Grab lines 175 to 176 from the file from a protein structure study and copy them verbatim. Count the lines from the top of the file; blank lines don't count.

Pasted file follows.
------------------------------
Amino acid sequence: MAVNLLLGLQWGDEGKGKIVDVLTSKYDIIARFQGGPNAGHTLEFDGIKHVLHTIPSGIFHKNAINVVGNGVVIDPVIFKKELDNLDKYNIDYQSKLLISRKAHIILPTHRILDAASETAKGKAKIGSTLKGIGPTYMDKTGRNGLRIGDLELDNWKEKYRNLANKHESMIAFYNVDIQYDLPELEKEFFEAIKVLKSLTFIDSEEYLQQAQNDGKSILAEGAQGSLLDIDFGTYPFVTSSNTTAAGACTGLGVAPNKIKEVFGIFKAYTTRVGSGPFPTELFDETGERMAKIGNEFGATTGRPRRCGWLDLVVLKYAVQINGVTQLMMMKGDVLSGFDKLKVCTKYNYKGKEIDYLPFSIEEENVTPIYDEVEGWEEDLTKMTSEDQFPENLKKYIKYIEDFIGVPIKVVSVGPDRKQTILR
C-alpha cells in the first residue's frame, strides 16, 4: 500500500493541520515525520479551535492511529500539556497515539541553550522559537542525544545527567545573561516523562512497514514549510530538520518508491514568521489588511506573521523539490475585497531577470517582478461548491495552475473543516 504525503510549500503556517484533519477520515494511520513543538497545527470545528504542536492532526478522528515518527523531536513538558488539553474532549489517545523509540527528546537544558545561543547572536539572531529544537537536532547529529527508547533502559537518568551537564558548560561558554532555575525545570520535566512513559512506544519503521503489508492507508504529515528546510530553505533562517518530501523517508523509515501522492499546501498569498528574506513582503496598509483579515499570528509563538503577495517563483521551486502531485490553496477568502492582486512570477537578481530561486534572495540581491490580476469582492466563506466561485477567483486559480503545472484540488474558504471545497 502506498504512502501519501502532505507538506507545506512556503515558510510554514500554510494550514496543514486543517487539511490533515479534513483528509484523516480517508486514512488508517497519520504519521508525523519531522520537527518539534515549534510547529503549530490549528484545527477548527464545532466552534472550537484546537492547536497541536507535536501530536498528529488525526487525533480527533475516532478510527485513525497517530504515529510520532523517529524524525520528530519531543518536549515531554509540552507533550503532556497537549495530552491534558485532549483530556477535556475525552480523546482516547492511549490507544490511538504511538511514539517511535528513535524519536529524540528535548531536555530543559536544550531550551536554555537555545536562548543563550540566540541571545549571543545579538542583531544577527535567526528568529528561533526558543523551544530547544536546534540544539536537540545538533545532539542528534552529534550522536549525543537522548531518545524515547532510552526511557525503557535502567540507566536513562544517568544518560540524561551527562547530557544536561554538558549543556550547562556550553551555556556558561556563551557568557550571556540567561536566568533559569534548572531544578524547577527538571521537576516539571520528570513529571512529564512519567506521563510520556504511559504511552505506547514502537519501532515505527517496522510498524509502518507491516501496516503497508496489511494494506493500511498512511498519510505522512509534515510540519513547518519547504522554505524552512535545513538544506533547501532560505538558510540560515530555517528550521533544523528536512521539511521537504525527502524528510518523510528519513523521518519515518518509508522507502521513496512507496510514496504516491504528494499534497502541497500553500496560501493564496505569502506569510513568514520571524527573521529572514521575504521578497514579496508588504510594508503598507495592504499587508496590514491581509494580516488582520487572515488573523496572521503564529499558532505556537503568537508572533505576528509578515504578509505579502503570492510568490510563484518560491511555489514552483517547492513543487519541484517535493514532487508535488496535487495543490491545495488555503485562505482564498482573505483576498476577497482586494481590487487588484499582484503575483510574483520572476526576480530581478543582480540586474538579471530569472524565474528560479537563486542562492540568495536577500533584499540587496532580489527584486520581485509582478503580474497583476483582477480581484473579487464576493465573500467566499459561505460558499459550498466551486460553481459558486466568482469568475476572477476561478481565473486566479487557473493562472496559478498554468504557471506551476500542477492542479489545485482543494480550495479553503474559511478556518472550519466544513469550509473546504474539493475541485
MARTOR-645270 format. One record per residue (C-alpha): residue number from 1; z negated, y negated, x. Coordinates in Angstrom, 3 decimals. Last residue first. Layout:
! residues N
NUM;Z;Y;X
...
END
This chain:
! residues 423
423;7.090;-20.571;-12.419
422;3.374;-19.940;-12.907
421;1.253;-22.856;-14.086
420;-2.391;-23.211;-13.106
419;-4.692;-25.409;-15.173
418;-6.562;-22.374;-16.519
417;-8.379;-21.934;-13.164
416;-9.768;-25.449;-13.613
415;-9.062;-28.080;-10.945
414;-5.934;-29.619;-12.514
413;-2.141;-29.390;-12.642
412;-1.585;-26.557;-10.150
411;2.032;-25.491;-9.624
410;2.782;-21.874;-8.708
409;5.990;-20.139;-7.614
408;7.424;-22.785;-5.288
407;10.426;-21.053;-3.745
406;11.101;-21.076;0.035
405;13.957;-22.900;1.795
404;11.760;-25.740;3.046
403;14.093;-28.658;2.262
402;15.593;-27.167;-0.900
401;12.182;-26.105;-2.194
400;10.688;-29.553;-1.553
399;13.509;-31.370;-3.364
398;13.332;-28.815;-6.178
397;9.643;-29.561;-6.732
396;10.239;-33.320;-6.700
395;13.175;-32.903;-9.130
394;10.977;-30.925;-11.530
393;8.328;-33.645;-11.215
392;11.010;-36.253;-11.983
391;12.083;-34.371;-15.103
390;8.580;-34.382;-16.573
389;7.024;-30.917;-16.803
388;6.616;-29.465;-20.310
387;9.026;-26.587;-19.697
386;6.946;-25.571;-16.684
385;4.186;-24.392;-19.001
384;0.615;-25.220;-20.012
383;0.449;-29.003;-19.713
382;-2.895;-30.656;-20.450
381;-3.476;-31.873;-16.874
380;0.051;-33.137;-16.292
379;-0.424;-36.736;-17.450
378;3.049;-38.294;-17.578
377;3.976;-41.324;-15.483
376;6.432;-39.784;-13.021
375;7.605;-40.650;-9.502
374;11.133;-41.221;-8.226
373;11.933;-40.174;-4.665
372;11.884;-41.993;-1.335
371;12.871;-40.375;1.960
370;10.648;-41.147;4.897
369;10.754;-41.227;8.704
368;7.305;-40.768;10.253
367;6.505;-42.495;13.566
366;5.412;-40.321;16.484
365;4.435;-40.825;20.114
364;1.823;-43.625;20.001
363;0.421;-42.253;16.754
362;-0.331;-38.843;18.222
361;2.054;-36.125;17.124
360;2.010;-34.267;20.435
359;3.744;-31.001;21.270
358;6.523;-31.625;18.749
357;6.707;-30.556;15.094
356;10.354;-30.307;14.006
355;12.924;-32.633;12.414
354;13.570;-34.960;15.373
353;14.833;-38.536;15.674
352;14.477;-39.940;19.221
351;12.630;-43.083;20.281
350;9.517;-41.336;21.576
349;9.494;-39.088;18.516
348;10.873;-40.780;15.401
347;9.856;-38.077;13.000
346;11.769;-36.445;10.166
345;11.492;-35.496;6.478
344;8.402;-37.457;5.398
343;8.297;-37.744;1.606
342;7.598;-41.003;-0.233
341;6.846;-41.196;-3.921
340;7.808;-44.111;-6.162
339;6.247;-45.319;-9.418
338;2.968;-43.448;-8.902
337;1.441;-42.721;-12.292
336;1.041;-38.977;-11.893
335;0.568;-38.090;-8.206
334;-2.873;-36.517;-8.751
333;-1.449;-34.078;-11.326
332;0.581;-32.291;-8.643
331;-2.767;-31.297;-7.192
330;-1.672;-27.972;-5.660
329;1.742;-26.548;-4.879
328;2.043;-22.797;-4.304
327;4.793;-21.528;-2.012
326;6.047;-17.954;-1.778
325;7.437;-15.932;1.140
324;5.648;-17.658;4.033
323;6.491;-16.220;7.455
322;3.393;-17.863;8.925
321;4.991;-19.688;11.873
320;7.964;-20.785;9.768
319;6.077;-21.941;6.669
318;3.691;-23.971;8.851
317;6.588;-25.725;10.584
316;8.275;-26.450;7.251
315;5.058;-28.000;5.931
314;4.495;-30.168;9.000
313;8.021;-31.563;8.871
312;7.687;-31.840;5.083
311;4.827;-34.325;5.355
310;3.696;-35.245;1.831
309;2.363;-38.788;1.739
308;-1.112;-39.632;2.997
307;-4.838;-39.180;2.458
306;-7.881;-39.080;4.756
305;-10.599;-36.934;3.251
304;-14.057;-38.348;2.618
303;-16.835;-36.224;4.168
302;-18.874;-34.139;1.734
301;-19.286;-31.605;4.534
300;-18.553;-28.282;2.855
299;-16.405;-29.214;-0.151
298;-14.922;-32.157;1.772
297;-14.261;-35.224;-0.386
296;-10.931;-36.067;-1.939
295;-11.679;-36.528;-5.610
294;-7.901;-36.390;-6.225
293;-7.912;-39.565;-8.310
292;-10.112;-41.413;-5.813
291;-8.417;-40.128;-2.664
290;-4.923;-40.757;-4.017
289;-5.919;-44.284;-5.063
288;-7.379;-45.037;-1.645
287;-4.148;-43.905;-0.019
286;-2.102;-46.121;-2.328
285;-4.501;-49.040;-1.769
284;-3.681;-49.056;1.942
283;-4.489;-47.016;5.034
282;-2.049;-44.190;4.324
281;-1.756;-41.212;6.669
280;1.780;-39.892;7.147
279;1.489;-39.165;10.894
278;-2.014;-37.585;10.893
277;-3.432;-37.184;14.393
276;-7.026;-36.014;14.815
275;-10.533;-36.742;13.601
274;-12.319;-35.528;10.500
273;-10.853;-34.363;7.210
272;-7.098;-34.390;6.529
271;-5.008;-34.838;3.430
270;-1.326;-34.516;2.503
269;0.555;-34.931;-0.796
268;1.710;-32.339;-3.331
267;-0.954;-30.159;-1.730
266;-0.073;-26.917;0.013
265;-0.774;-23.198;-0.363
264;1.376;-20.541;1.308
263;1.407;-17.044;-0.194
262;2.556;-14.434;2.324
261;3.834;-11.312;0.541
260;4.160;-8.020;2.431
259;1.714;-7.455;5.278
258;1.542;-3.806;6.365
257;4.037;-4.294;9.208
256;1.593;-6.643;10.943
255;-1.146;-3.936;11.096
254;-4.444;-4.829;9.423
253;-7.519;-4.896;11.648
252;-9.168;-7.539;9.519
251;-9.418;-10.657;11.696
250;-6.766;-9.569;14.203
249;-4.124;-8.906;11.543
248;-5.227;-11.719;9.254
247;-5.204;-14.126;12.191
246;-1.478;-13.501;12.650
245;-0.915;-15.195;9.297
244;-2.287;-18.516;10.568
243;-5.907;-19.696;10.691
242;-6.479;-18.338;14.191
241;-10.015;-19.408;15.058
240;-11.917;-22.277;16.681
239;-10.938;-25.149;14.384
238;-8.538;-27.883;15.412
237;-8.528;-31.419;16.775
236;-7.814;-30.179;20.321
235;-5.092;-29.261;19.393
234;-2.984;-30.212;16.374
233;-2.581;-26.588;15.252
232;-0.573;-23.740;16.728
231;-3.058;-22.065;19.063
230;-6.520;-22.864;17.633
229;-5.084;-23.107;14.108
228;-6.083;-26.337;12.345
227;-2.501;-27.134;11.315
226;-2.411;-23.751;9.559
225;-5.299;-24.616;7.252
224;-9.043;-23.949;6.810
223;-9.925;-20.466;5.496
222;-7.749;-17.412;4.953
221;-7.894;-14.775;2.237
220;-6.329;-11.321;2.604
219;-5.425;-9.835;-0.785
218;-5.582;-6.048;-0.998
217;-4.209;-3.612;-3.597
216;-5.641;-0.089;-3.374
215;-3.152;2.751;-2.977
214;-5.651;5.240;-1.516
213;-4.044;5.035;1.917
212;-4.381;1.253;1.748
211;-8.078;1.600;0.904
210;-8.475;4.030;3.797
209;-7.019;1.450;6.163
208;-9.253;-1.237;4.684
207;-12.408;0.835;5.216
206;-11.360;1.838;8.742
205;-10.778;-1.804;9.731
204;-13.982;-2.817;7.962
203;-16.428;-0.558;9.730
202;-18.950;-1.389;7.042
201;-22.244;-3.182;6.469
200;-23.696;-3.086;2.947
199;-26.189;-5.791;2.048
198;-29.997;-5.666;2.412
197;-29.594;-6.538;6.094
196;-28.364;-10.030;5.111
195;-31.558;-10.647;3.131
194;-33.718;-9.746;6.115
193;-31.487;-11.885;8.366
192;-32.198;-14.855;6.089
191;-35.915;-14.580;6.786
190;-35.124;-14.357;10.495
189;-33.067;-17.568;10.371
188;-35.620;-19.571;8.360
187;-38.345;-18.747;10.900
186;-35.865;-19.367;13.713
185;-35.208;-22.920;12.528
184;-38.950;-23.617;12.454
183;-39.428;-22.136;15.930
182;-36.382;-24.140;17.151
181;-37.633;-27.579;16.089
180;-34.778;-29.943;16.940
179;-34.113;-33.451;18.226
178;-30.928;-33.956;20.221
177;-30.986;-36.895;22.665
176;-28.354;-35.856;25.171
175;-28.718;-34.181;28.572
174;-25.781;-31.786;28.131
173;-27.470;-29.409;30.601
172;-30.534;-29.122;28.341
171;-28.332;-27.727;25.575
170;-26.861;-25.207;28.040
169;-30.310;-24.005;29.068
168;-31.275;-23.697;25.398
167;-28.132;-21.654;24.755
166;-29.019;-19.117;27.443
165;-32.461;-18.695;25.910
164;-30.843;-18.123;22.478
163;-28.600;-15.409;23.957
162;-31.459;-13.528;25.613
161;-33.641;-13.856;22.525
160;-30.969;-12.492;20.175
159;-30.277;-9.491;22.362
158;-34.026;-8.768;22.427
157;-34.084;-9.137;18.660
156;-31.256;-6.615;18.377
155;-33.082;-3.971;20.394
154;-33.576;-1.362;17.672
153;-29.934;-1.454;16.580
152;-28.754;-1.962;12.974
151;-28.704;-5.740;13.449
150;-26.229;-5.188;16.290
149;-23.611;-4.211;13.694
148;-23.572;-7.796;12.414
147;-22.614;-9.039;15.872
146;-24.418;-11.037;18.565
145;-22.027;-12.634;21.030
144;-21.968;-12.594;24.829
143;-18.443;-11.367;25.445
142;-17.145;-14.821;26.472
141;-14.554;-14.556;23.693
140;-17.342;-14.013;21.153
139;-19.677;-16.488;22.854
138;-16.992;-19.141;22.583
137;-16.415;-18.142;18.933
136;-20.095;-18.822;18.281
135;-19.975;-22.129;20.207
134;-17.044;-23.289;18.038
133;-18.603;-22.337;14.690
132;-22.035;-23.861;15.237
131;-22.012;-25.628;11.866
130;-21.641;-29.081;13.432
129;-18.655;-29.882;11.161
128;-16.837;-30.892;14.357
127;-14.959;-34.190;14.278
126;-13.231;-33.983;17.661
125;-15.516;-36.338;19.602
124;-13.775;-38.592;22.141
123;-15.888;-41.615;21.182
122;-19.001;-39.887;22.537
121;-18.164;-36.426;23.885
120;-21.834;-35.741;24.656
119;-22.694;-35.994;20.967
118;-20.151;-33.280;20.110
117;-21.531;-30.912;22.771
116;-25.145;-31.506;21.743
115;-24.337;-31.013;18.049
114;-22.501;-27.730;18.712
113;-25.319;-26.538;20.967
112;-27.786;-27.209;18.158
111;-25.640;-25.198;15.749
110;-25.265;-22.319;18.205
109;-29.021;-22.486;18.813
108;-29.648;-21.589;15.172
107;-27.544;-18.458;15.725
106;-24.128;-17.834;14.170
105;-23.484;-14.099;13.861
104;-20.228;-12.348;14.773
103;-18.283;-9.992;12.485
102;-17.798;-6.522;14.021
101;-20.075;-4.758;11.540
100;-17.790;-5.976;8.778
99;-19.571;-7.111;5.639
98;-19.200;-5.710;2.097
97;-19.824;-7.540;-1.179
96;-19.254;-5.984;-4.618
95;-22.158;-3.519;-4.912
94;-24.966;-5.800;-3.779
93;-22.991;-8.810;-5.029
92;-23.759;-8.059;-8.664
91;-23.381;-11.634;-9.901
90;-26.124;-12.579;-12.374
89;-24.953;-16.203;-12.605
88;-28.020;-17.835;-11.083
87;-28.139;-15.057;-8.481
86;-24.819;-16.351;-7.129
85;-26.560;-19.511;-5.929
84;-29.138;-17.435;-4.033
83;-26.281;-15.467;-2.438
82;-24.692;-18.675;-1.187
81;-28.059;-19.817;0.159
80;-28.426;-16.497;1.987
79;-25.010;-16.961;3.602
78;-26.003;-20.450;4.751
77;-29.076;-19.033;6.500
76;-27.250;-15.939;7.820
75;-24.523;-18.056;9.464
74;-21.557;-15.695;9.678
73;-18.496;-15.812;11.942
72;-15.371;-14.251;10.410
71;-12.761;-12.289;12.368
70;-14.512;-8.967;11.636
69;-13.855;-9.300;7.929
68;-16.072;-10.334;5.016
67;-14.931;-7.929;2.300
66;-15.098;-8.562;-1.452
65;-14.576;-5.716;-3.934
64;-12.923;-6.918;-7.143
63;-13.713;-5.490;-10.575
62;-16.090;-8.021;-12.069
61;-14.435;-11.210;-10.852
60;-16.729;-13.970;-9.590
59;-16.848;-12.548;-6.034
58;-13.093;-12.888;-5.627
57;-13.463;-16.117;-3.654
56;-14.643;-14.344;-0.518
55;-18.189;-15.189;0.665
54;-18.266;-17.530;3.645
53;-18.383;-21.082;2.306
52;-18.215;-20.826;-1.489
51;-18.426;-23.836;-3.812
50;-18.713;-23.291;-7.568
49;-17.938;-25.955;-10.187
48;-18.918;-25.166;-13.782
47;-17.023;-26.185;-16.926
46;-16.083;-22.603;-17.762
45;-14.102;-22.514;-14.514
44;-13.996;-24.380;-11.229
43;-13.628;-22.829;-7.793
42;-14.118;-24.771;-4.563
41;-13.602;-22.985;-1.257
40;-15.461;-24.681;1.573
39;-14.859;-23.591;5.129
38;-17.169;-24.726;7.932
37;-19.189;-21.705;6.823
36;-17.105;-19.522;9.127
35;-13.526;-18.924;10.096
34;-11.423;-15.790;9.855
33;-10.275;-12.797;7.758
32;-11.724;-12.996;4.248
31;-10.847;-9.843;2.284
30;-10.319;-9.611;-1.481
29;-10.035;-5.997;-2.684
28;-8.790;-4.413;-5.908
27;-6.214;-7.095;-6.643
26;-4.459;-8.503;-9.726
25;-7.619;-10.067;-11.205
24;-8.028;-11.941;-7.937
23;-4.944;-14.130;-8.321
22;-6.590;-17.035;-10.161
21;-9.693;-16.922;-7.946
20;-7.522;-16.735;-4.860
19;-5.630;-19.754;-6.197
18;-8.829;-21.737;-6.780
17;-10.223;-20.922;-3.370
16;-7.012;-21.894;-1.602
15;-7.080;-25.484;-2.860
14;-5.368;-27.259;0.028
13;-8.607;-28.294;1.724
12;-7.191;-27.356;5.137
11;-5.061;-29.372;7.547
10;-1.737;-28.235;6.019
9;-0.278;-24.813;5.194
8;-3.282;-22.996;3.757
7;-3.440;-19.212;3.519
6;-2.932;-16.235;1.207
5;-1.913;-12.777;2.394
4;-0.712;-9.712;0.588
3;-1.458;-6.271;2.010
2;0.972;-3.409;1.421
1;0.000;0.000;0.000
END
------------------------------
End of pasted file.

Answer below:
258;1.542;-3.806;6.365
257;4.037;-4.294;9.208